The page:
LAMB PRICES TO CONTINUE STRONG

TIM PETRY

Lamb prices set a record high in 2010, which is welcome news for producers after the last several years of depressed prices. The last record high year for slaughter-lamb prices was 2005. The 2010 prices exceeded that old record by more than 15 percent. Slaughter-lamb prices were 25 percent higher than the depressed prices of 2009, and feeder-lamb prices were 33 percent higher.

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GOATS FOR VEGETATION MANAGEMENT

STEVE HART

For well over one hundred years goats have been used to manage unwanted vegetation in the United States. The role of goats in vegetation management is expected to expand dramatically in the near future due to a combination of factors including: environmental degradation created by past systems of farming; reduced efforts to control unwanted vegetation that have increased its spread and growth; the increasing expense of mechanical methods of vegetation control, most of which rely on the use of fossil fuel-driven machinery; and the increasing reluctance and moral unacceptability of the use of herbicides due to pollution hazards and potential long-term harm to the environment.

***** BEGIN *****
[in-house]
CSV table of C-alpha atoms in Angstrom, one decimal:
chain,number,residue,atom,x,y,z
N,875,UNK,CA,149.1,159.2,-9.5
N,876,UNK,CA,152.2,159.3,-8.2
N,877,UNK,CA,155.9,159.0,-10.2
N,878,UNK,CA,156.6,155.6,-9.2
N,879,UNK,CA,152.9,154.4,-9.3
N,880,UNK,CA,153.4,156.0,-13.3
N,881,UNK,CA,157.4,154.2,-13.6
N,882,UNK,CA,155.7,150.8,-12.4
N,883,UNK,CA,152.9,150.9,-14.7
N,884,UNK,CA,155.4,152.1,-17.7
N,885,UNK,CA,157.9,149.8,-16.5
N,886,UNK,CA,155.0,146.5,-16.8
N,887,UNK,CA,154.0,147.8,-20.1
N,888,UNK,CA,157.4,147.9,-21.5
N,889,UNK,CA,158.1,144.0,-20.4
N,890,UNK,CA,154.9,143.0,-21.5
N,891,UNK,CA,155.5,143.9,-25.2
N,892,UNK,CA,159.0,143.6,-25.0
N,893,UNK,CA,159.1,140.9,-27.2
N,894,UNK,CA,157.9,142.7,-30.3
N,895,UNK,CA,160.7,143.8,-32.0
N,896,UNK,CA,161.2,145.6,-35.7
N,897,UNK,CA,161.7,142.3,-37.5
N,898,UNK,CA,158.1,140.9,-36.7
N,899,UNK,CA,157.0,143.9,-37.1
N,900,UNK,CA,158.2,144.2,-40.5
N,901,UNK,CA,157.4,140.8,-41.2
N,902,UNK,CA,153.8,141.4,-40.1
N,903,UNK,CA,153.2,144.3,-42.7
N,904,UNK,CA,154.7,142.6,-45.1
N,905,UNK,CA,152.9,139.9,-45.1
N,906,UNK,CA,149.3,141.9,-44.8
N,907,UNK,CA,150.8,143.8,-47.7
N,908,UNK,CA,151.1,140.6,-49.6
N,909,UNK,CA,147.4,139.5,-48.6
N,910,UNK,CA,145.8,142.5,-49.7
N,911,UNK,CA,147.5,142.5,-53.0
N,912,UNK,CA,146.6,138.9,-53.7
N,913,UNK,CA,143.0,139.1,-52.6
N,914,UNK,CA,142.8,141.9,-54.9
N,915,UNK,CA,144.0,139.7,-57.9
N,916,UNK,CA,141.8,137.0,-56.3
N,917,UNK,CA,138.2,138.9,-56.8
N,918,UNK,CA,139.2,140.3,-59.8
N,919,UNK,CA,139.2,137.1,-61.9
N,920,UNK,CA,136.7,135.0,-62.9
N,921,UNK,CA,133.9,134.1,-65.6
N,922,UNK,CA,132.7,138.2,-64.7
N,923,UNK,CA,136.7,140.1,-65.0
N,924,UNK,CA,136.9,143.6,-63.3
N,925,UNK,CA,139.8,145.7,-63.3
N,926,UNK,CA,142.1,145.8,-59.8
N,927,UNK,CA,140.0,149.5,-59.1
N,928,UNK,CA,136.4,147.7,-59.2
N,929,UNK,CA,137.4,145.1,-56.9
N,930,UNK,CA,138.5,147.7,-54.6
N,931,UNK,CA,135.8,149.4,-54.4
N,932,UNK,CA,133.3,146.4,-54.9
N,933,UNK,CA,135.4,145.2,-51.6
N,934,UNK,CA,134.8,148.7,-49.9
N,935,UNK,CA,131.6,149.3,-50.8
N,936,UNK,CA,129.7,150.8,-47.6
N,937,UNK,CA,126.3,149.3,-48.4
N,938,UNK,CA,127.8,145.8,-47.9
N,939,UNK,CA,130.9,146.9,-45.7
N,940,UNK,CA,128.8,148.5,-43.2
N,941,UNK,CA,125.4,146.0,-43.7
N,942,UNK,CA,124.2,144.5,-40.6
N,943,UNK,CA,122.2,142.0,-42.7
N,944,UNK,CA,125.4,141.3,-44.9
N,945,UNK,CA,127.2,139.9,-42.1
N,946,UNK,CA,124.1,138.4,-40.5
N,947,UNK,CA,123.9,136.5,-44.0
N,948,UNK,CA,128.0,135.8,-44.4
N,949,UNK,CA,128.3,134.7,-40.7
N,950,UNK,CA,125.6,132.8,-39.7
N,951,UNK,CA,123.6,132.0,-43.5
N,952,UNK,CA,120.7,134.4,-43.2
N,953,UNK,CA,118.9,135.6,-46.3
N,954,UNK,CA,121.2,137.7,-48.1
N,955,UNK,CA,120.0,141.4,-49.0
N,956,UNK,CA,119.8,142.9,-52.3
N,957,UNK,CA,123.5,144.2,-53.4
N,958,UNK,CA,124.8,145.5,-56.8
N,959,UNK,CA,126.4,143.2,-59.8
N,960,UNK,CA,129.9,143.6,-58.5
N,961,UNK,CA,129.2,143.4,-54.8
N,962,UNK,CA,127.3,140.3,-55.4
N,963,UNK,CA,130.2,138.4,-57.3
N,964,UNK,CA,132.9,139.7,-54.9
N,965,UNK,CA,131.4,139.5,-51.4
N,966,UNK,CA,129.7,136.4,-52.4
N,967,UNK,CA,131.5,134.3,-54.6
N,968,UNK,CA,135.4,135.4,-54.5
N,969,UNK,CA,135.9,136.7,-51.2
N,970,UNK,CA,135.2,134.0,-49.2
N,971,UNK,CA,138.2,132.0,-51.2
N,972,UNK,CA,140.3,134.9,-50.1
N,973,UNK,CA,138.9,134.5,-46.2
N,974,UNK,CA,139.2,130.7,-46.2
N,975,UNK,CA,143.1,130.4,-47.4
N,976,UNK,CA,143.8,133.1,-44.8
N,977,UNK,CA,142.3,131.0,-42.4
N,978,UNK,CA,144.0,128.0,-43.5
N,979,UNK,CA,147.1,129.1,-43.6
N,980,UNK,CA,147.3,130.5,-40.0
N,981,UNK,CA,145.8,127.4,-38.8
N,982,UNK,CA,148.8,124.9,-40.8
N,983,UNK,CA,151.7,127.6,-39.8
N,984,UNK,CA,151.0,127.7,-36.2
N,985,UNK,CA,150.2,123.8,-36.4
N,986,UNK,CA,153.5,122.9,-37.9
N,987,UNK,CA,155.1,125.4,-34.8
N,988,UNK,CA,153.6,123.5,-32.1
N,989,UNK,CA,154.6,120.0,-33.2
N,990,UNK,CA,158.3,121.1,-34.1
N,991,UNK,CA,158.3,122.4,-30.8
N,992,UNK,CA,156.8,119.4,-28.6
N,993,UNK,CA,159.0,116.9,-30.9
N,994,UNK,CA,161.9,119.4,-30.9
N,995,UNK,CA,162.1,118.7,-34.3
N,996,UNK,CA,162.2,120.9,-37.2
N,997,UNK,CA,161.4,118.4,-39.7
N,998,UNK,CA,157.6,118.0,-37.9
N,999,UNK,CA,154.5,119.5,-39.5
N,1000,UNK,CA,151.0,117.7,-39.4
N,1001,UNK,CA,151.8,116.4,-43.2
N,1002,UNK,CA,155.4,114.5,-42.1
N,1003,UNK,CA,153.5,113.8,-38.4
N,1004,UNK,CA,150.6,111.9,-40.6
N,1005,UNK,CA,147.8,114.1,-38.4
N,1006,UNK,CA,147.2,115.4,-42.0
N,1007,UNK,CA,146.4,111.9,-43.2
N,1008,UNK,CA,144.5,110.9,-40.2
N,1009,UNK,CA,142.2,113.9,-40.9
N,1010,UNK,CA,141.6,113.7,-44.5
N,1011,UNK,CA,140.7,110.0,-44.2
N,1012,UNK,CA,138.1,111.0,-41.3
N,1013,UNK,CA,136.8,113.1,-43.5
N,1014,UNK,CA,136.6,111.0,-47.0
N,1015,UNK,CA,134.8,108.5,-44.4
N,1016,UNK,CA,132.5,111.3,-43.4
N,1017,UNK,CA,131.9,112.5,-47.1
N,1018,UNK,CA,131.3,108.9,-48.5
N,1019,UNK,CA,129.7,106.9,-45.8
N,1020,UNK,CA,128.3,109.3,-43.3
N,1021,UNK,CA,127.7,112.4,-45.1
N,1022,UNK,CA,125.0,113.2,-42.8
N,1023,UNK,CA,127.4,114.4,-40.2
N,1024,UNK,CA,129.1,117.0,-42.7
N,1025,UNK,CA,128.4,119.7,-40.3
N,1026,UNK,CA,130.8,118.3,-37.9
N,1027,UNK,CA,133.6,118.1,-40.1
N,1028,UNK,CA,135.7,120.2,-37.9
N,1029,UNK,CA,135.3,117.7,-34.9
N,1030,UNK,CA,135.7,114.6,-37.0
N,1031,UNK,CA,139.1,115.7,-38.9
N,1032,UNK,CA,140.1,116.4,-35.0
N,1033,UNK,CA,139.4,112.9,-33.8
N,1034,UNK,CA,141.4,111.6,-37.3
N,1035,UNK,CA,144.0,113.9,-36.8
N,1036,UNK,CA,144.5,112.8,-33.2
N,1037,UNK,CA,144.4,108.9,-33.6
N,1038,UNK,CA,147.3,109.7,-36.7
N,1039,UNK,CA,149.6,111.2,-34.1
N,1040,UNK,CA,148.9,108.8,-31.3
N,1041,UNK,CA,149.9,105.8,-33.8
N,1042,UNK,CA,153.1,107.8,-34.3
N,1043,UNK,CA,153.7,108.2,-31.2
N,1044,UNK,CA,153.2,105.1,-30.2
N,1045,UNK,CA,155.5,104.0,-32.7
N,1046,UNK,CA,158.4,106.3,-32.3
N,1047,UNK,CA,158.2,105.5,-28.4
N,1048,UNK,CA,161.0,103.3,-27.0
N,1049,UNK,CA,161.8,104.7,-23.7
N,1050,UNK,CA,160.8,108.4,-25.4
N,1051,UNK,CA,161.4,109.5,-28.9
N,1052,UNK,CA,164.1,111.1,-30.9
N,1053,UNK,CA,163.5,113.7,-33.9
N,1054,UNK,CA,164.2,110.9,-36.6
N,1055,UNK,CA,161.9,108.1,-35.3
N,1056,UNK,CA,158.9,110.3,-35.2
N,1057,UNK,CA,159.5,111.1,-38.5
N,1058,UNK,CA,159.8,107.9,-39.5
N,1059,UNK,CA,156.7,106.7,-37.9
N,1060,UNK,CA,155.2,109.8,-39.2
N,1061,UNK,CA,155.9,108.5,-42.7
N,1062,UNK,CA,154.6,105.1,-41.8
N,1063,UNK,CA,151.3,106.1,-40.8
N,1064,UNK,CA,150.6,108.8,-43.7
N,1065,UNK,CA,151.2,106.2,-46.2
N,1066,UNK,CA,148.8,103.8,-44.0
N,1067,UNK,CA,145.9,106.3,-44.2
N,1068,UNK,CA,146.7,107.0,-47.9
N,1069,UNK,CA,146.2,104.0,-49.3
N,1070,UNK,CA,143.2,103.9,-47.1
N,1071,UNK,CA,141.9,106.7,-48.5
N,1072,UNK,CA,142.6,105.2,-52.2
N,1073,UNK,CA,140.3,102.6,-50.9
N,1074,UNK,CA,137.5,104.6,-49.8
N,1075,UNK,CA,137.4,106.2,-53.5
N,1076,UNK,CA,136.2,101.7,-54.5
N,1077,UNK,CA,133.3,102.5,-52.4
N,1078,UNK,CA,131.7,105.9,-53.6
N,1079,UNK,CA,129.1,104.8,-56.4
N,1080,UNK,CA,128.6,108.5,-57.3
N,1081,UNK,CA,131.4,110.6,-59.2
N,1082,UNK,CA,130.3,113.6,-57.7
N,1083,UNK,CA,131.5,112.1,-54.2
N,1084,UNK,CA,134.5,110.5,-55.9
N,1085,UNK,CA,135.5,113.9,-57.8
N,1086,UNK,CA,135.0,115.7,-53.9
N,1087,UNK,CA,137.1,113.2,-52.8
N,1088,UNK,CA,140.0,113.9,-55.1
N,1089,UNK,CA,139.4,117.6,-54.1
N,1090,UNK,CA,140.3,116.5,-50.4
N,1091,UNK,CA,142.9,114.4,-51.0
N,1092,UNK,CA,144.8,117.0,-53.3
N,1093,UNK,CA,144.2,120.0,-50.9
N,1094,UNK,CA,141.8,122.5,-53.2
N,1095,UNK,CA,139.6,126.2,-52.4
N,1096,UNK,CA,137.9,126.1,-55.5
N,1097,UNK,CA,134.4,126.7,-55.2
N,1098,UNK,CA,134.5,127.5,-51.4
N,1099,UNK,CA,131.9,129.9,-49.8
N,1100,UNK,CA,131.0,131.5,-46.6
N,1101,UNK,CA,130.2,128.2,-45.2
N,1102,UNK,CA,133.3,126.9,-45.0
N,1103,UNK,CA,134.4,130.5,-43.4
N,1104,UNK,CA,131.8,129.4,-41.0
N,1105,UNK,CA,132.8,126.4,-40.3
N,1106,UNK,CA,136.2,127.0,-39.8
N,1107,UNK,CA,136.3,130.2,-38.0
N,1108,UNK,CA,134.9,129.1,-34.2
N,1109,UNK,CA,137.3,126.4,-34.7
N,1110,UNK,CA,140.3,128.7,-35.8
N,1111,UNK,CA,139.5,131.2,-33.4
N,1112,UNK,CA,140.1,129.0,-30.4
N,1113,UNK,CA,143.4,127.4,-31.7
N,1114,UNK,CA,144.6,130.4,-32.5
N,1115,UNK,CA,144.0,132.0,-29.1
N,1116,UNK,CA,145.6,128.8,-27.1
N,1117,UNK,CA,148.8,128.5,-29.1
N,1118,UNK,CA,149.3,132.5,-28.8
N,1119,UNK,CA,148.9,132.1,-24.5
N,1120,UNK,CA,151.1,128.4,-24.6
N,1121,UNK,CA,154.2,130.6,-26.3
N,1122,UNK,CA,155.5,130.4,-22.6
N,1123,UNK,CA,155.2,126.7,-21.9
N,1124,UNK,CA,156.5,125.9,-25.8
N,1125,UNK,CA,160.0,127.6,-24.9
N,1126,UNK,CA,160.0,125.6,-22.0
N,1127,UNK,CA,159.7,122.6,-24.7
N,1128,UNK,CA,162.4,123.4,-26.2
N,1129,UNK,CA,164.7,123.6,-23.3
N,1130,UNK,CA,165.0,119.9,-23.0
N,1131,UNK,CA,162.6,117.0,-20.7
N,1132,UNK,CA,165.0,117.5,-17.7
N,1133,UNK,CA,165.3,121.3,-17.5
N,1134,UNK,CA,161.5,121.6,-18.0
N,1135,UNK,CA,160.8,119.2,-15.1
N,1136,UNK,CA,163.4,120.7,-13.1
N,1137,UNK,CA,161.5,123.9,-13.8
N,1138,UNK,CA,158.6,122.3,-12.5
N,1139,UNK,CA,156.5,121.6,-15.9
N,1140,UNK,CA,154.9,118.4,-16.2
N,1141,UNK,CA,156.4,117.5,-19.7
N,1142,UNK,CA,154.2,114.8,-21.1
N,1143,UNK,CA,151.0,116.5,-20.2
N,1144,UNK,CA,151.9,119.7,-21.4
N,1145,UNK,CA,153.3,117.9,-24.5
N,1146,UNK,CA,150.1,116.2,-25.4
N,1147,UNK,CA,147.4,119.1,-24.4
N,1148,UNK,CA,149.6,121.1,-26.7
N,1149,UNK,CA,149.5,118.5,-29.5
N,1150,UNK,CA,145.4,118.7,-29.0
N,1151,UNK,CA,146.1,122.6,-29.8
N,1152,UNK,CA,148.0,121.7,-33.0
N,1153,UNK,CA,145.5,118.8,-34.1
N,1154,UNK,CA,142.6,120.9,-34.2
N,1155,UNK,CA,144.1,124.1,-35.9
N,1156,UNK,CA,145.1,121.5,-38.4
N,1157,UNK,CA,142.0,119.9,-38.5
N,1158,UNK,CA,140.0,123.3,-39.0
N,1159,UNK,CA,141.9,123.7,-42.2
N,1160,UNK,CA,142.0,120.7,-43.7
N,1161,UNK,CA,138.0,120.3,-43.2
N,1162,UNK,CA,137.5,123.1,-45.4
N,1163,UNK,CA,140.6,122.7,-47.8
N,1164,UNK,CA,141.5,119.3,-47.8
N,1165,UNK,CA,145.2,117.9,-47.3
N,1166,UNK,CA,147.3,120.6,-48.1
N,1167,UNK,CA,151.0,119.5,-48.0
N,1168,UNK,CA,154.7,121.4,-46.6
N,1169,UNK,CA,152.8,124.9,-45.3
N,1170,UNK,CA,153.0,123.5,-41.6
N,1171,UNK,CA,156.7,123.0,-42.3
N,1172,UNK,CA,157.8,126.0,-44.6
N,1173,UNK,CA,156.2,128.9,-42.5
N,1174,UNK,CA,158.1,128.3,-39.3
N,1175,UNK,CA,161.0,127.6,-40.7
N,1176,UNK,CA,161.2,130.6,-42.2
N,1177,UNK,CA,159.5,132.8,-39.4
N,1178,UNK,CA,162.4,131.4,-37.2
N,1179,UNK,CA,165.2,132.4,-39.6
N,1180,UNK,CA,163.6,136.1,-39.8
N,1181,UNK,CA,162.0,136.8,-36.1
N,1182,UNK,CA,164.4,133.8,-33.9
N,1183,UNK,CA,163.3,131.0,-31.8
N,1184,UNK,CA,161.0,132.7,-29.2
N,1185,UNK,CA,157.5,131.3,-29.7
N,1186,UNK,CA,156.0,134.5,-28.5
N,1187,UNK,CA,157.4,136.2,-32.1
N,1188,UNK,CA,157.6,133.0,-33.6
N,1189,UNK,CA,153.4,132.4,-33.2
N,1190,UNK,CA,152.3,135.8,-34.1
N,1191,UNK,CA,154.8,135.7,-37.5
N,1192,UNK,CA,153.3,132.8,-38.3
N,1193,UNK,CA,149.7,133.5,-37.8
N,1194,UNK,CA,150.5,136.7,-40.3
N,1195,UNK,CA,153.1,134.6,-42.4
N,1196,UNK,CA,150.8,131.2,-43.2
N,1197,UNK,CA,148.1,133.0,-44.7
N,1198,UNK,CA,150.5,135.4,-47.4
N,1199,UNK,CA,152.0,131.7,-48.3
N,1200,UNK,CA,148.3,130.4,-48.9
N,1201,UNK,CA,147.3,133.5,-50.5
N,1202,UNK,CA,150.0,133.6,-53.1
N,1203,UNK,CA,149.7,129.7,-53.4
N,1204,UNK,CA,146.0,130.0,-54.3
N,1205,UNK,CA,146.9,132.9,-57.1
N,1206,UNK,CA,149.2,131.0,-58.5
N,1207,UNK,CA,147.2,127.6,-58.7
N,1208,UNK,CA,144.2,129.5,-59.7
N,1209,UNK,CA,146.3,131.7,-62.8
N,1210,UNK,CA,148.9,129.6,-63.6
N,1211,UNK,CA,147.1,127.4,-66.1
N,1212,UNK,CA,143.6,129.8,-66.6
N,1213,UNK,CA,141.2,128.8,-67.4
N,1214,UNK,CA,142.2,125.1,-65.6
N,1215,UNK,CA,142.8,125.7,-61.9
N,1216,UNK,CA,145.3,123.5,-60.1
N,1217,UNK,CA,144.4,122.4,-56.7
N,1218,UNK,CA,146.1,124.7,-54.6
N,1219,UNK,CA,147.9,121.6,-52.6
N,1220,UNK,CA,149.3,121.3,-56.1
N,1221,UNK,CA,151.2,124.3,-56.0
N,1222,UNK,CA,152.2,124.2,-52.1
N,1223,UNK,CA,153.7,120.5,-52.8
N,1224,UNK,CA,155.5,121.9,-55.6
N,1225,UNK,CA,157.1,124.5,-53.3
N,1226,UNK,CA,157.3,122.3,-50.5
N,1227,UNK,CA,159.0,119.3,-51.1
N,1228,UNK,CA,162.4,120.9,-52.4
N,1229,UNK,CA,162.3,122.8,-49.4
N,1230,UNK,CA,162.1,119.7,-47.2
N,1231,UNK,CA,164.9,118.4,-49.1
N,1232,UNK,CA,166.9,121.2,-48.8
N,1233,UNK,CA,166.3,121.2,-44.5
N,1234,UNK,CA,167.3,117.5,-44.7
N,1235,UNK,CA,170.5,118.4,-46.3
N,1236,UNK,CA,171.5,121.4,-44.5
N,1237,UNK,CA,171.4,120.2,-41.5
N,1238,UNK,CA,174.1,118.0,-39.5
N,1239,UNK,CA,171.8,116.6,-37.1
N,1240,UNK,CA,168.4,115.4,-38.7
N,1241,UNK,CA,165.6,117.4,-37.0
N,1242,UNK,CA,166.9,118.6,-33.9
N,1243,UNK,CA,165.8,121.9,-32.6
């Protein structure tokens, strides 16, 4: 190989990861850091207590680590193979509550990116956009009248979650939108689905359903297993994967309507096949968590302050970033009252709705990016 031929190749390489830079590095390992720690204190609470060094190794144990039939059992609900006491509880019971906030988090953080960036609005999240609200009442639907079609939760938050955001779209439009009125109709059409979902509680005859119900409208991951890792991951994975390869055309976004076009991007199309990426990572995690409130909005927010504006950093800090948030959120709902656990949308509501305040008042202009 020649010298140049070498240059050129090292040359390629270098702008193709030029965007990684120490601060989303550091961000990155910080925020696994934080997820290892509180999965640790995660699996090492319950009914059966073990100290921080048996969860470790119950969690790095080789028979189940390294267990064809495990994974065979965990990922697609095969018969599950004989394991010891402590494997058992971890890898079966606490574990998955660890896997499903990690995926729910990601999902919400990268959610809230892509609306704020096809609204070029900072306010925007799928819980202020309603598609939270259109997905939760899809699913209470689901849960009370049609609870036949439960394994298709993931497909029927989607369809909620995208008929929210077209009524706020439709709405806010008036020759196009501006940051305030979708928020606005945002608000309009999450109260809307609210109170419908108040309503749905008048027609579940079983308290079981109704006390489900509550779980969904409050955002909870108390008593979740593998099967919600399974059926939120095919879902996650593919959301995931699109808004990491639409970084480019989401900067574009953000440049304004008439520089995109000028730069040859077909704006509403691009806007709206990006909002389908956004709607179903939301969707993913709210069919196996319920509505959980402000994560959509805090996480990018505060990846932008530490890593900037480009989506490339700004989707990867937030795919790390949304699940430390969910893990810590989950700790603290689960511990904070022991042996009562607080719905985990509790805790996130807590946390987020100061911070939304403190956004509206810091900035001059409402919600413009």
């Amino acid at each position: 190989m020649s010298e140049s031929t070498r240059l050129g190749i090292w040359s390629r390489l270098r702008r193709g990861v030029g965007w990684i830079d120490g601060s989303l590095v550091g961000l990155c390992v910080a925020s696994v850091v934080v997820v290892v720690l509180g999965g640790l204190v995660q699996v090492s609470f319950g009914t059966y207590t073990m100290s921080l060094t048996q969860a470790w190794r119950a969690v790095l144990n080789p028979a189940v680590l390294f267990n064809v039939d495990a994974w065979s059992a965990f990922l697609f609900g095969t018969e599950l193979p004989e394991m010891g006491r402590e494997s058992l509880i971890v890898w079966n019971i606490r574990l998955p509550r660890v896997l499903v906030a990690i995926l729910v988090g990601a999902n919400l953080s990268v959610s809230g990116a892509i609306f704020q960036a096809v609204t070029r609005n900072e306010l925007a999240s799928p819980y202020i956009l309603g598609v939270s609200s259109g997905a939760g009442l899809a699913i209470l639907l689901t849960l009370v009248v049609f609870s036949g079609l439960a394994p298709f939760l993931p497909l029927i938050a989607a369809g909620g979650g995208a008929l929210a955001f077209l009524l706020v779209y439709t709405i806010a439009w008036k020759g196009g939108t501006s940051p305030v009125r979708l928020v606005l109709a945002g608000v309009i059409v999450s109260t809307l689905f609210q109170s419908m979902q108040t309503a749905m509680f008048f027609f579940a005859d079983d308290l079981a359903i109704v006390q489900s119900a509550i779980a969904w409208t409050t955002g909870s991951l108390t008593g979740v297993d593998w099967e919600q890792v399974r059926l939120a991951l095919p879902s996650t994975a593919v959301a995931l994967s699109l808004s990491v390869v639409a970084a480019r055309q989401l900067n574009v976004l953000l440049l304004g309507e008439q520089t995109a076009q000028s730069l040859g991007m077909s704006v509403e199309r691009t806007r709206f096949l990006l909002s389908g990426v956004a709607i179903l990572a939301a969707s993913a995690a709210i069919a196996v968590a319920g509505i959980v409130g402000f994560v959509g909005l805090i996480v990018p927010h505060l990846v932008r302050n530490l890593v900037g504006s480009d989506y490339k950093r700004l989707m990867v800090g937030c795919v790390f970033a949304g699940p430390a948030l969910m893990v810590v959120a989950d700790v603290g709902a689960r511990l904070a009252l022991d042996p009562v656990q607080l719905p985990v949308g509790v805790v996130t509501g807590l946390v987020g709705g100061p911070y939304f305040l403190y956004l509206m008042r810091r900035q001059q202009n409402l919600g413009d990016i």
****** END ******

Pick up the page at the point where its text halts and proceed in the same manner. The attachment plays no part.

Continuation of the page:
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GOAT PASTURES CONSIDERATIONS

PURDUE EXTENSION

Goats are very active foragers, able to cover a wide area in search of scarce plant materials. Their small mouth, narrow muzzle and split upper lips enable them to pick small leaves, flowers, fruits and other plant parts, thus choosing only the most nutritious available feed. As natural browsers, given the opportunity, goats will select over 60 percent of their daily diet from brush and woody perennials (multiflora rose, saplings, small deciduous trees, black locust, briars, brambles, sumac, privet, honeysuckle), and broadleaf plants (pigweed, dock, horseweed, plantain, lambsquarter) over herbaceous species such as fescue, bluegrass, orchardgrass, crabgrass or bermudagrass. The ability to utilize browse species, which often have thorns and an upright growth habit with small leaves tucked among woody stems, is a unique characteristic of the goat, compared to heavier, less agile ruminants.

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